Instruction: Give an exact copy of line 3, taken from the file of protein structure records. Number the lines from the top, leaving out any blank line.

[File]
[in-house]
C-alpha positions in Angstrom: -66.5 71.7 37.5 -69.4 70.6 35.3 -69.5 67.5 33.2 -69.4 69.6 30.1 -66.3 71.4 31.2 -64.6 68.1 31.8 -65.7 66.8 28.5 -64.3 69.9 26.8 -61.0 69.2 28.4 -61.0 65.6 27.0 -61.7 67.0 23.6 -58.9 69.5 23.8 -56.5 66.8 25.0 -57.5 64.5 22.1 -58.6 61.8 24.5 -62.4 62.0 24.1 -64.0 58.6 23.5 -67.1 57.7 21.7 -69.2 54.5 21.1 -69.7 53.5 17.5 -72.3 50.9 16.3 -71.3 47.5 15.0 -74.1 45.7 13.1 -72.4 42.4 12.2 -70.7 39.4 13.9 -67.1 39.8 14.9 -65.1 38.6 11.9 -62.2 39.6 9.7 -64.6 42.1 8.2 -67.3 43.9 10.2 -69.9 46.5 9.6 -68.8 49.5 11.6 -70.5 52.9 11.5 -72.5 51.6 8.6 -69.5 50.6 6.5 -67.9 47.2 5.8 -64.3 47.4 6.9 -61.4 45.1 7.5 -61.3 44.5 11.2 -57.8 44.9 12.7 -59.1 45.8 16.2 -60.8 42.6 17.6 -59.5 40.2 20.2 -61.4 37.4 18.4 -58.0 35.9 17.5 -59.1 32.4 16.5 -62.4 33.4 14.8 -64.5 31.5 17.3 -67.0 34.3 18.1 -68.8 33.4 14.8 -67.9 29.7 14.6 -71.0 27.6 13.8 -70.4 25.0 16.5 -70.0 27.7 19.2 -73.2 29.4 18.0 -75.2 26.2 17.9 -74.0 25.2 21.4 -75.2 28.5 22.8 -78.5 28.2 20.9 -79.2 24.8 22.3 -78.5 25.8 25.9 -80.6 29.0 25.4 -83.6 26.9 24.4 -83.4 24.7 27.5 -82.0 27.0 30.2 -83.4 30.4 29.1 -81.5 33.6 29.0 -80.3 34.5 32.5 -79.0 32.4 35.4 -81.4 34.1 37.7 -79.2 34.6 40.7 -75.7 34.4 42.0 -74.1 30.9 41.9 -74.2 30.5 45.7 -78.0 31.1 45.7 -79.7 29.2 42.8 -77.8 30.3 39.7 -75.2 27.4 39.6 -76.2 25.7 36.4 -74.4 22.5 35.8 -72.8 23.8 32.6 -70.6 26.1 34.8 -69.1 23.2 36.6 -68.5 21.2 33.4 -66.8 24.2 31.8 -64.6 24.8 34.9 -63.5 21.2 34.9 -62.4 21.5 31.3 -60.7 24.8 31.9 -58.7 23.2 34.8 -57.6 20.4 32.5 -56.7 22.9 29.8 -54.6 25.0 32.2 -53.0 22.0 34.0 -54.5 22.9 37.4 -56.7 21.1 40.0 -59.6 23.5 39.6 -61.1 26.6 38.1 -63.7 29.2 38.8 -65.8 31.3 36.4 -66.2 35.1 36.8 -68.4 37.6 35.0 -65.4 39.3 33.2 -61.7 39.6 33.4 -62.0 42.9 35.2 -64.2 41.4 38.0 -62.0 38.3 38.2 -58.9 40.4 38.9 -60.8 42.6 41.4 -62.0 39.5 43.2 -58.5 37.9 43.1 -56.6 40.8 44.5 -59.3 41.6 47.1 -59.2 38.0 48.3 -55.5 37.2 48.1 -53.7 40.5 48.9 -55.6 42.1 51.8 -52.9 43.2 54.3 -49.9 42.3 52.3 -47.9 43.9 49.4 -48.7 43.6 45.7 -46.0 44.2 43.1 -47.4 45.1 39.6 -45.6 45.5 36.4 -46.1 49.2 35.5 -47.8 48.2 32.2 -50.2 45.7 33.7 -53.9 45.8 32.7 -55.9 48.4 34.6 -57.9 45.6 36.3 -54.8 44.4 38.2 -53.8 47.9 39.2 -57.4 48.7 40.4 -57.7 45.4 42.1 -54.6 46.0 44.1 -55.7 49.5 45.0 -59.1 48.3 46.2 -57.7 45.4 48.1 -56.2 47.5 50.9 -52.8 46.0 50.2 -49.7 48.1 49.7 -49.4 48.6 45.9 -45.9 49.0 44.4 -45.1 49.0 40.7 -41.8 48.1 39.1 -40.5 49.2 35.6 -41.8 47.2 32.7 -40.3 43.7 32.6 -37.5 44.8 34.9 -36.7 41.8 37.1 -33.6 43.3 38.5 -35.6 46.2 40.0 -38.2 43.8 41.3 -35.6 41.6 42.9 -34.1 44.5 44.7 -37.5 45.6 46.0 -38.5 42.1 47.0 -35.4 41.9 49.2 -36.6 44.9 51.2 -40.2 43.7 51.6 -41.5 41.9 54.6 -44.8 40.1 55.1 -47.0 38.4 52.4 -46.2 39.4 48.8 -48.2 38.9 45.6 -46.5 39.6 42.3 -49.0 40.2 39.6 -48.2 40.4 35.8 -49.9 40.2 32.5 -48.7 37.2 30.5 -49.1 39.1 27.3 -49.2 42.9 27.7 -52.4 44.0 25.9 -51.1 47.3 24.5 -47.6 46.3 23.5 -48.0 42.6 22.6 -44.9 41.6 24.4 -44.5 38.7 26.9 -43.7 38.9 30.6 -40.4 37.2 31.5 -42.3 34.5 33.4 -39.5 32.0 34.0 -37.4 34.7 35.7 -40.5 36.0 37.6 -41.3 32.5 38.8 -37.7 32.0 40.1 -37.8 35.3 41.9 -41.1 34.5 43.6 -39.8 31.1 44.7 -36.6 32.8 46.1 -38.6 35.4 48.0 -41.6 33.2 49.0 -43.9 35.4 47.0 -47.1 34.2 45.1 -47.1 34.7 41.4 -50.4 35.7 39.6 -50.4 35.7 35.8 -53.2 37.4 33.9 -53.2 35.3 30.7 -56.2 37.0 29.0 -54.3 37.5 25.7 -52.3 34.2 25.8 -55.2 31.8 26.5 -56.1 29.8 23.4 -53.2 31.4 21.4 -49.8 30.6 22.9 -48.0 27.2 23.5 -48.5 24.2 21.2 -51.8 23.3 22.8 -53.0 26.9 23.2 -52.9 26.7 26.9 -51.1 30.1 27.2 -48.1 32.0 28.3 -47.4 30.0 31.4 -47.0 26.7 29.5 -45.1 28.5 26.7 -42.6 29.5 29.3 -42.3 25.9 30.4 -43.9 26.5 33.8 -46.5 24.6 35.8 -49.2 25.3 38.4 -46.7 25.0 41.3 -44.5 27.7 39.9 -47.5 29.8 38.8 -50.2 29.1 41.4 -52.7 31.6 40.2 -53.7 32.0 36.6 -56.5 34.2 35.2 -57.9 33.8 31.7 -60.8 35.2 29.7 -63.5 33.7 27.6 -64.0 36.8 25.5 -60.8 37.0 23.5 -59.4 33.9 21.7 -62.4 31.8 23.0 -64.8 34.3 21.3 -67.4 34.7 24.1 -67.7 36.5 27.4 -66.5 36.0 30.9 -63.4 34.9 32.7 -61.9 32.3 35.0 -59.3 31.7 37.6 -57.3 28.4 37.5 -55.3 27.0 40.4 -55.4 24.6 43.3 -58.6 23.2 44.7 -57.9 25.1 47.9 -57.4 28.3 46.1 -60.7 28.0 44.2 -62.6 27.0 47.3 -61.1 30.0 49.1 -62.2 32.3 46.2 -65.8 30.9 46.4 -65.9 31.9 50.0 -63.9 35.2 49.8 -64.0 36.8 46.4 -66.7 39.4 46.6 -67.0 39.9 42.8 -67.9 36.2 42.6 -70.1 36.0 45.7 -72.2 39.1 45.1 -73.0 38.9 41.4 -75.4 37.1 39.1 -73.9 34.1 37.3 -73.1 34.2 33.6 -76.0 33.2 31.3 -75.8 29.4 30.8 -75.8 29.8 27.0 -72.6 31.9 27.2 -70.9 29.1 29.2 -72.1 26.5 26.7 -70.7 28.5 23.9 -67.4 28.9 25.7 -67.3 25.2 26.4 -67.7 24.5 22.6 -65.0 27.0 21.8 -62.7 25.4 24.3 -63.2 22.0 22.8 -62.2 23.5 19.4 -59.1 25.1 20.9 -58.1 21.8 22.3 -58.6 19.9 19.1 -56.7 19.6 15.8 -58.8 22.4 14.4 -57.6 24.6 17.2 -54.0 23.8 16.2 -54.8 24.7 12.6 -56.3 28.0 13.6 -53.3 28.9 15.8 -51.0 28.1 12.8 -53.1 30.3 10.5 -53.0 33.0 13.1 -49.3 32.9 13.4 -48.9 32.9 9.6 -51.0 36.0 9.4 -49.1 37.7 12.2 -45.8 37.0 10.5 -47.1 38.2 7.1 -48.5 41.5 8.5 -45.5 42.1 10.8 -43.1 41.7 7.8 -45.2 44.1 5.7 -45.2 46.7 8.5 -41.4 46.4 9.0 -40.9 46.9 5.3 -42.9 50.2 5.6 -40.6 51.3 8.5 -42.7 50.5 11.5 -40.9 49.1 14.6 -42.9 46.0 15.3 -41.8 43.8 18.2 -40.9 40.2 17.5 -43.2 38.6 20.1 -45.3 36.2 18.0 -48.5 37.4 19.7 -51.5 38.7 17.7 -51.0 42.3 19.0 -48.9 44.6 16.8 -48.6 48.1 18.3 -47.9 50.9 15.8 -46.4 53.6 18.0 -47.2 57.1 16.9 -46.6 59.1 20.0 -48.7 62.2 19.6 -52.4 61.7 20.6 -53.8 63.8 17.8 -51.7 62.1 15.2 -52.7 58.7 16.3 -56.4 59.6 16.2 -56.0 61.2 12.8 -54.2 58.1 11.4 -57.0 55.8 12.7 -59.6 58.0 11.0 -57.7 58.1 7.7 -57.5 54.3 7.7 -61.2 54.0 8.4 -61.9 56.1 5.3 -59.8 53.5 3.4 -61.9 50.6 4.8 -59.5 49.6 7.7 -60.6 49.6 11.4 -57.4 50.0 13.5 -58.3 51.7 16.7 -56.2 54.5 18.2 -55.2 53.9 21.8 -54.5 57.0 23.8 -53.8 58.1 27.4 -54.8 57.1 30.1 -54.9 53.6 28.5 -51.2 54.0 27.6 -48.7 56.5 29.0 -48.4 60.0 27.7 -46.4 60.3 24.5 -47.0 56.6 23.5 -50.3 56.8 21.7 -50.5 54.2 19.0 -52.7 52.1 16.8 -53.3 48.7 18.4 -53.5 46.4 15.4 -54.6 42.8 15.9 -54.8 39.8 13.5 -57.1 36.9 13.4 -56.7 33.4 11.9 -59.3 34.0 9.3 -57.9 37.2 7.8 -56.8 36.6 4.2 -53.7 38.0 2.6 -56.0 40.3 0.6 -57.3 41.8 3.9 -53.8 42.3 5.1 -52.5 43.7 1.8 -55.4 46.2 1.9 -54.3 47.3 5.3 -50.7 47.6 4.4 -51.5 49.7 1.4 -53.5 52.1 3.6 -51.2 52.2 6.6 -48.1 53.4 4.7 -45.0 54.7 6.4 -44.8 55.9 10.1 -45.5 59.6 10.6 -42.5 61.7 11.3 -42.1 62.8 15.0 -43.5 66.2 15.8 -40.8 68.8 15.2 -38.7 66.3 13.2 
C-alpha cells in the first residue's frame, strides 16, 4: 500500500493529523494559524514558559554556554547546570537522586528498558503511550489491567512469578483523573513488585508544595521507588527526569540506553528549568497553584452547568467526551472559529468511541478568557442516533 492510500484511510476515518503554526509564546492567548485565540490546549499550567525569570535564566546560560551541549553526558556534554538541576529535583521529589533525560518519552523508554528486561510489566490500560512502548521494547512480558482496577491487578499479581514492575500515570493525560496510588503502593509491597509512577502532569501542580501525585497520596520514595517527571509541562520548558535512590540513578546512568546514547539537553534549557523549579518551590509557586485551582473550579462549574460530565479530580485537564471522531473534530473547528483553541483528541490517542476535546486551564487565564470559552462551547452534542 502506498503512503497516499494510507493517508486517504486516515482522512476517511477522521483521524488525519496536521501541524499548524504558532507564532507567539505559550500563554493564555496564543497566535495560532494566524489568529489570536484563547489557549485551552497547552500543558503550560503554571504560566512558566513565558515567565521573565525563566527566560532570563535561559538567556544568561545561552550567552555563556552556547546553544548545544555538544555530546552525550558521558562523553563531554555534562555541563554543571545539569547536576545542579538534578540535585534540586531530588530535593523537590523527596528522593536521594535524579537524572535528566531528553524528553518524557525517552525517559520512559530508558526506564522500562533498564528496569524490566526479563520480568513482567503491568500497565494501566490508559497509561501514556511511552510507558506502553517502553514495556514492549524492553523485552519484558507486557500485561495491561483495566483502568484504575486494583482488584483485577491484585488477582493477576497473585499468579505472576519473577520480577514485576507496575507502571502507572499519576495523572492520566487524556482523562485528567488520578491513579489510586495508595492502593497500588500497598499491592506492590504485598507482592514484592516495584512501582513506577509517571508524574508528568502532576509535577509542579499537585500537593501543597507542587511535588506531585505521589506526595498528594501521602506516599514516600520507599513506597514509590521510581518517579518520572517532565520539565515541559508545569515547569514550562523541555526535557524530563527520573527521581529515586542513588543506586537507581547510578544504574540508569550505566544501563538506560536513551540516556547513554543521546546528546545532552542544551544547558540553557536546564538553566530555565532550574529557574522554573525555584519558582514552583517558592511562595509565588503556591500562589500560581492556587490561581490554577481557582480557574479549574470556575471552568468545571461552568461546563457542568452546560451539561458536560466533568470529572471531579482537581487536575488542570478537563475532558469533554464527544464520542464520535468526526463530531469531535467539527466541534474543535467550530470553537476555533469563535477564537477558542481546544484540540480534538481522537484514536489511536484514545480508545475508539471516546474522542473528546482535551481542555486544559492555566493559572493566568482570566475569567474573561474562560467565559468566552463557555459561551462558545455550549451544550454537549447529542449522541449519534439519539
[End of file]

C-alpha cells in the first residue's frame, strides 16, 4: 500500500493529523494559524514558559554556554547546570537522586528498558503511550489491567512469578483523573513488585508544595521507588527526569540506553528549568497553584452547568467526551472559529468511541478568557442516533 492510500484511510476515518503554526509564546492567548485565540490546549499550567525569570535564566546560560551541549553526558556534554538541576529535583521529589533525560518519552523508554528486561510489566490500560512502548521494547512480558482496577491487578499479581514492575500515570493525560496510588503502593509491597509512577502532569501542580501525585497520596520514595517527571509541562520548558535512590540513578546512568546514547539537553534549557523549579518551590509557586485551582473550579462549574460530565479530580485537564471522531473534530473547528483553541483528541490517542476535546486551564487565564470559552462551547452534542 502506498503512503497516499494510507493517508486517504486516515482522512476517511477522521483521524488525519496536521501541524499548524504558532507564532507567539505559550500563554493564555496564543497566535495560532494566524489568529489570536484563547489557549485551552497547552500543558503550560503554571504560566512558566513565558515567565521573565525563566527566560532570563535561559538567556544568561545561552550567552555563556552556547546553544548545544555538544555530546552525550558521558562523553563531554555534562555541563554543571545539569547536576545542579538534578540535585534540586531530588530535593523537590523527596528522593536521594535524579537524572535528566531528553524528553518524557525517552525517559520512559530508558526506564522500562533498564528496569524490566526479563520480568513482567503491568500497565494501566490508559497509561501514556511511552510507558506502553517502553514495556514492549524492553523485552519484558507486557500485561495491561483495566483502568484504575486494583482488584483485577491484585488477582493477576497473585499468579505472576519473577520480577514485576507496575507502571502507572499519576495523572492520566487524556482523562485528567488520578491513579489510586495508595492502593497500588500497598499491592506492590504485598507482592514484592516495584512501582513506577509517571508524574508528568502532576509535577509542579499537585500537593501543597507542587511535588506531585505521589506526595498528594501521602506516599514516600520507599513506597514509590521510581518517579518520572517532565520539565515541559508545569515547569514550562523541555526535557524530563527520573527521581529515586542513588543506586537507581547510578544504574540508569550505566544501563538506560536513551540516556547513554543521546546528546545532552542544551544547558540553557536546564538553566530555565532550574529557574522554573525555584519558582514552583517558592511562595509565588503556591500562589500560581492556587490561581490554577481557582480557574479549574470556575471552568468545571461552568461546563457542568452546560451539561458536560466533568470529572471531579482537581487536575488542570478537563475532558469533554464527544464520542464520535468526526463530531469531535467539527466541534474543535467550530470553537476555533469563535477564537477558542481546544484540540480534538481522537484514536489511536484514545480508545475508539471516546474522542473528546482535551481542555486544559492555566493559572493566568482570566475569567474573561474562560467565559468566552463557555459561551462558545455550549451544550454537549447529542449522541449519534439519539